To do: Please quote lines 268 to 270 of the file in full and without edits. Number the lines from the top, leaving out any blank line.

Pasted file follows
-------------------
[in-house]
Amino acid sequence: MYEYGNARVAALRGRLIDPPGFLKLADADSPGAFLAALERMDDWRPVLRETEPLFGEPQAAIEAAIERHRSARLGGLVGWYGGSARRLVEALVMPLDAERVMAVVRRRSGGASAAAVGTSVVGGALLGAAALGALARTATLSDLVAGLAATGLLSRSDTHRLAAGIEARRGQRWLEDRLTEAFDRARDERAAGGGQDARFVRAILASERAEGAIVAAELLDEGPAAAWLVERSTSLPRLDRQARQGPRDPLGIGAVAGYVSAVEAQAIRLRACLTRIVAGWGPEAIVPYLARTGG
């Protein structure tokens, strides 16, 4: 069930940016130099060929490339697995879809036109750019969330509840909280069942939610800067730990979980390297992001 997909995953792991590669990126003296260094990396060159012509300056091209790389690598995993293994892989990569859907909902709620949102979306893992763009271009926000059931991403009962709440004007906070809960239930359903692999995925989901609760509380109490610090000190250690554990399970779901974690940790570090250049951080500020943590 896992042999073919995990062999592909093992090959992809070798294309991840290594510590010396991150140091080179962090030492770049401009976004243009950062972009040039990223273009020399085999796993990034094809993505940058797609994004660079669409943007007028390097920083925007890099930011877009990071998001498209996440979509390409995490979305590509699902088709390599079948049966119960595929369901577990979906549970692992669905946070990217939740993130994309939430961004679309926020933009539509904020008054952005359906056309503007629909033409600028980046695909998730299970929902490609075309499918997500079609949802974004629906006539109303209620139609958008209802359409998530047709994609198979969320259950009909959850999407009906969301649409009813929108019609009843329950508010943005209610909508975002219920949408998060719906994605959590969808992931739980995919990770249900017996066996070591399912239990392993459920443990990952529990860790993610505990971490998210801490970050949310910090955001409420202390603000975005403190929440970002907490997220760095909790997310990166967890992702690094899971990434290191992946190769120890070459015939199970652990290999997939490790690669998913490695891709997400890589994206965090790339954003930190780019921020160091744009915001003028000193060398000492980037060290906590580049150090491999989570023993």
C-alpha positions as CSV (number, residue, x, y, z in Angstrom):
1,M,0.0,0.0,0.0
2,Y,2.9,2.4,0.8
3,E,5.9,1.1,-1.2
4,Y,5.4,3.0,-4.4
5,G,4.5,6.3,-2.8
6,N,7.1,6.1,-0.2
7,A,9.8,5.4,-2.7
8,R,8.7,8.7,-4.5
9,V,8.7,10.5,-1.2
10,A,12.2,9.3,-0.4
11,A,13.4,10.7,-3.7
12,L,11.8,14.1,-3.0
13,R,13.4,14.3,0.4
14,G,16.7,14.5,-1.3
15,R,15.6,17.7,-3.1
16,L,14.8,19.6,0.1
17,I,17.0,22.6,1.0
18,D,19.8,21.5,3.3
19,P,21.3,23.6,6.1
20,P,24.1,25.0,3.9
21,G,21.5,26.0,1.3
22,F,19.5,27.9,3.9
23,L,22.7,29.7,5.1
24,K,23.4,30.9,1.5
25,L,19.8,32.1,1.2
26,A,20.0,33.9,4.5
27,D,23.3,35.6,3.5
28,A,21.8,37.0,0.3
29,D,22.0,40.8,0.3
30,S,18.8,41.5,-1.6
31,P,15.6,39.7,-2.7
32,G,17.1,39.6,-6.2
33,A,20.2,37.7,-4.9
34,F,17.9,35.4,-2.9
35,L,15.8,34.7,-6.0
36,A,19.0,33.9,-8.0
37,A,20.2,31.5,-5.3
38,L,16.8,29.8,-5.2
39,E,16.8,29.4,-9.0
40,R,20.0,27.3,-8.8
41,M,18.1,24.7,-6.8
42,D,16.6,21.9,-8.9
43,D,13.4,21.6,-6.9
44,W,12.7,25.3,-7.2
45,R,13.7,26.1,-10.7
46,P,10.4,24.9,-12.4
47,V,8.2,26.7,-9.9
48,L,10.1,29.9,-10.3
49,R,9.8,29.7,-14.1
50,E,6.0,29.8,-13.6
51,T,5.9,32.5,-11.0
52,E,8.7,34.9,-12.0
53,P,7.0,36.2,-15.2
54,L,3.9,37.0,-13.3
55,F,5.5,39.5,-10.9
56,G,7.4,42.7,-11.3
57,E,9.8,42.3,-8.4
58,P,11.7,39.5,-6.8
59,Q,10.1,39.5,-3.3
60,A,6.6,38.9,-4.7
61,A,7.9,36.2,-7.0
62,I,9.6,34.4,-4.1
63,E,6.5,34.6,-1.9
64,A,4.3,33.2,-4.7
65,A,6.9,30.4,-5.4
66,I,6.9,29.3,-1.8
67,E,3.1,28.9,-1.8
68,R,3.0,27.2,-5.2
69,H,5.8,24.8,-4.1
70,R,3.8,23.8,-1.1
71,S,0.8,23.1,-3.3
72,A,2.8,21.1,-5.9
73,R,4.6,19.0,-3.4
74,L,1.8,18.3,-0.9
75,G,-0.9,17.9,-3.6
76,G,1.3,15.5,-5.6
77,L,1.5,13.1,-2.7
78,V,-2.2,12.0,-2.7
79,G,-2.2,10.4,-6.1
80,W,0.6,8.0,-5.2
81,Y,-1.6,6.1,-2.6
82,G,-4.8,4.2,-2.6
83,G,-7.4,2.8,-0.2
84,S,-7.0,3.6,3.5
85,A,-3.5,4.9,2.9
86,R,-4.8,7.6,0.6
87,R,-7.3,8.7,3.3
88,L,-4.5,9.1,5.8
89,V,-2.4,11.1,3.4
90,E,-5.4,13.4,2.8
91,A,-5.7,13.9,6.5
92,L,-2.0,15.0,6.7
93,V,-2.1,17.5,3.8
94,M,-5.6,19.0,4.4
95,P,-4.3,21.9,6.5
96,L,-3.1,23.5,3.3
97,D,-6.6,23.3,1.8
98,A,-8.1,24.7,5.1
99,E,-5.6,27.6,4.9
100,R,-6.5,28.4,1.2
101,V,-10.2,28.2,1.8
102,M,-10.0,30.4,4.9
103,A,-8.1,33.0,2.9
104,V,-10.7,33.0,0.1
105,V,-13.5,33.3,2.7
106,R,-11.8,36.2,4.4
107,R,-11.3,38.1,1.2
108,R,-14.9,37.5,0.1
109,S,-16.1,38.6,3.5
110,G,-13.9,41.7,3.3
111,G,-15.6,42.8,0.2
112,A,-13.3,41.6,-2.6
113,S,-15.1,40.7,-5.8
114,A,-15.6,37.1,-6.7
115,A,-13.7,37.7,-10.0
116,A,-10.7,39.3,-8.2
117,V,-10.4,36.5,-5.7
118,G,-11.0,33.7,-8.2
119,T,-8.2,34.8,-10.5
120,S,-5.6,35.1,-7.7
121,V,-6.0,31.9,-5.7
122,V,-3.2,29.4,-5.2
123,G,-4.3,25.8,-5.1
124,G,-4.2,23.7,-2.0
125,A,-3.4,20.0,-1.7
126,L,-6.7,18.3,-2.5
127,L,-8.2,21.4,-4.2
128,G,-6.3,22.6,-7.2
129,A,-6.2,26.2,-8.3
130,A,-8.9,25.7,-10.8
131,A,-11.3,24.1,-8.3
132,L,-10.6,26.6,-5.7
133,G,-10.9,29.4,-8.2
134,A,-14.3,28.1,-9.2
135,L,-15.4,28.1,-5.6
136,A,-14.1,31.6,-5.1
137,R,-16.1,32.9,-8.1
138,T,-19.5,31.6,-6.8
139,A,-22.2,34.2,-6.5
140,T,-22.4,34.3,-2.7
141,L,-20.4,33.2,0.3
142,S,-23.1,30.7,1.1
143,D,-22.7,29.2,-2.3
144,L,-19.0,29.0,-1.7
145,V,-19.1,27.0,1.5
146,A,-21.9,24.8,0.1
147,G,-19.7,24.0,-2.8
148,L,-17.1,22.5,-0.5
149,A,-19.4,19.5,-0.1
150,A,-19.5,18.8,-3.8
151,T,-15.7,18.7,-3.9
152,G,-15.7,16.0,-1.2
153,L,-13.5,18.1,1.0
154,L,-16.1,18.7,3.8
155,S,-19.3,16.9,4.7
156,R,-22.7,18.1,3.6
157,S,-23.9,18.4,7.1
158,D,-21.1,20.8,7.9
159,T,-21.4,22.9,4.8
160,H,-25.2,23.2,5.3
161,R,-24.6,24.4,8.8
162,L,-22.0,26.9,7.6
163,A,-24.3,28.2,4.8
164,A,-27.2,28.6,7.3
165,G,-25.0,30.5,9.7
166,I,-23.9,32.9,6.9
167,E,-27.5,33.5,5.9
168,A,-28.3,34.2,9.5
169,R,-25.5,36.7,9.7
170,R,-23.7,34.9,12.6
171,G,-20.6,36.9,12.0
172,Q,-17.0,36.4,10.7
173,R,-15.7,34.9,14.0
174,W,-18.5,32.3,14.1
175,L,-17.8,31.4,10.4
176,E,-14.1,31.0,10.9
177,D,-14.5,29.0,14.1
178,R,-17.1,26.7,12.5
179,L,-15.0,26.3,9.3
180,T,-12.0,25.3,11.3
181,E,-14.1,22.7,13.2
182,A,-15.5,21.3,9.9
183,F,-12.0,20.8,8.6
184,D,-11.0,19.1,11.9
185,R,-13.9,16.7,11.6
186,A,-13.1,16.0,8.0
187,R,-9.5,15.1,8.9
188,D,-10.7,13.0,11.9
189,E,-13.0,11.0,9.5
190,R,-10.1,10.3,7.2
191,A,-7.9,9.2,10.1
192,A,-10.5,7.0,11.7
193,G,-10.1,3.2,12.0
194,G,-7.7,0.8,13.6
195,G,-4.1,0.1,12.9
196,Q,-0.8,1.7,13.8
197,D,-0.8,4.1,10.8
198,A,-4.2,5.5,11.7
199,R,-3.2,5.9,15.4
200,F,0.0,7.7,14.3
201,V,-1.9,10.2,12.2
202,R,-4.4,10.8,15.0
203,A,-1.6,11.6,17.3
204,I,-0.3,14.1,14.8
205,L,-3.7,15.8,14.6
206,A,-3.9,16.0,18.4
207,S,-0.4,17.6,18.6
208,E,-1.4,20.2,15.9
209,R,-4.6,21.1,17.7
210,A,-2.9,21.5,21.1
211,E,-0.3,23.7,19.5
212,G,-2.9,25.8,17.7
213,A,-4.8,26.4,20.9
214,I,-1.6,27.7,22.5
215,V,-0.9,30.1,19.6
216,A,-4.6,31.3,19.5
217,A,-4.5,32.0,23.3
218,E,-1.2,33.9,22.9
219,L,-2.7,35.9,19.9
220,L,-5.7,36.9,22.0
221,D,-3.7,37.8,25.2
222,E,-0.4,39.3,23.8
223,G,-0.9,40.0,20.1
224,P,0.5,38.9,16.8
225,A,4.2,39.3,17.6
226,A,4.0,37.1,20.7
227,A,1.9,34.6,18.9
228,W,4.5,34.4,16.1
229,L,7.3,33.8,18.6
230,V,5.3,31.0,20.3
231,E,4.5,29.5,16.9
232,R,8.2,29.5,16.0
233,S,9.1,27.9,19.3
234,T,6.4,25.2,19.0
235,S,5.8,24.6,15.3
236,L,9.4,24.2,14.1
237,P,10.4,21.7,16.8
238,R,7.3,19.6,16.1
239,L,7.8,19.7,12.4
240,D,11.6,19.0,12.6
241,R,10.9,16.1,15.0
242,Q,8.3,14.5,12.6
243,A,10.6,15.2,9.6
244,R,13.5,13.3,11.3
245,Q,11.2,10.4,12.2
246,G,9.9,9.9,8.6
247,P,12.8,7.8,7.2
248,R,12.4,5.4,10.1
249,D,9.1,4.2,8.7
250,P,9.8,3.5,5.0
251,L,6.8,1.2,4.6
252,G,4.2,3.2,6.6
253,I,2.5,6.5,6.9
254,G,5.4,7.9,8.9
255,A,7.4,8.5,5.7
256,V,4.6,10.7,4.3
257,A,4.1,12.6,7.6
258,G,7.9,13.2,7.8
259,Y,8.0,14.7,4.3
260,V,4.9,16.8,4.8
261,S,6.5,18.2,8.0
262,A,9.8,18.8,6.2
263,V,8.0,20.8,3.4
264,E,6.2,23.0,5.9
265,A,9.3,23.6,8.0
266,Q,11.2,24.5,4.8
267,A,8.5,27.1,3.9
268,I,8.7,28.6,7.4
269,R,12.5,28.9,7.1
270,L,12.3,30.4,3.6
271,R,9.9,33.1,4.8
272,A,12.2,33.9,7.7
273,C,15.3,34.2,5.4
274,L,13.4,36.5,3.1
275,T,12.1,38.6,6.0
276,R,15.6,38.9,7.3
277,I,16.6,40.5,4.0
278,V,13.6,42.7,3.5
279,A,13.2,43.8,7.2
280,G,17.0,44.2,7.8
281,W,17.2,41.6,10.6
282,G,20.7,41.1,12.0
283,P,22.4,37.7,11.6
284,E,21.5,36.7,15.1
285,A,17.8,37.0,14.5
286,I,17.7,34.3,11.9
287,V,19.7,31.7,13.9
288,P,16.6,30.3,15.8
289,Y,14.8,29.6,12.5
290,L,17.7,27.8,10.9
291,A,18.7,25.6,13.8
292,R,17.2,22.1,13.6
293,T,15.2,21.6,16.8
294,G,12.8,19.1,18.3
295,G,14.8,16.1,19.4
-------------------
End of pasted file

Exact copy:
264,E,6.2,23.0,5.9
265,A,9.3,23.6,8.0
266,Q,11.2,24.5,4.8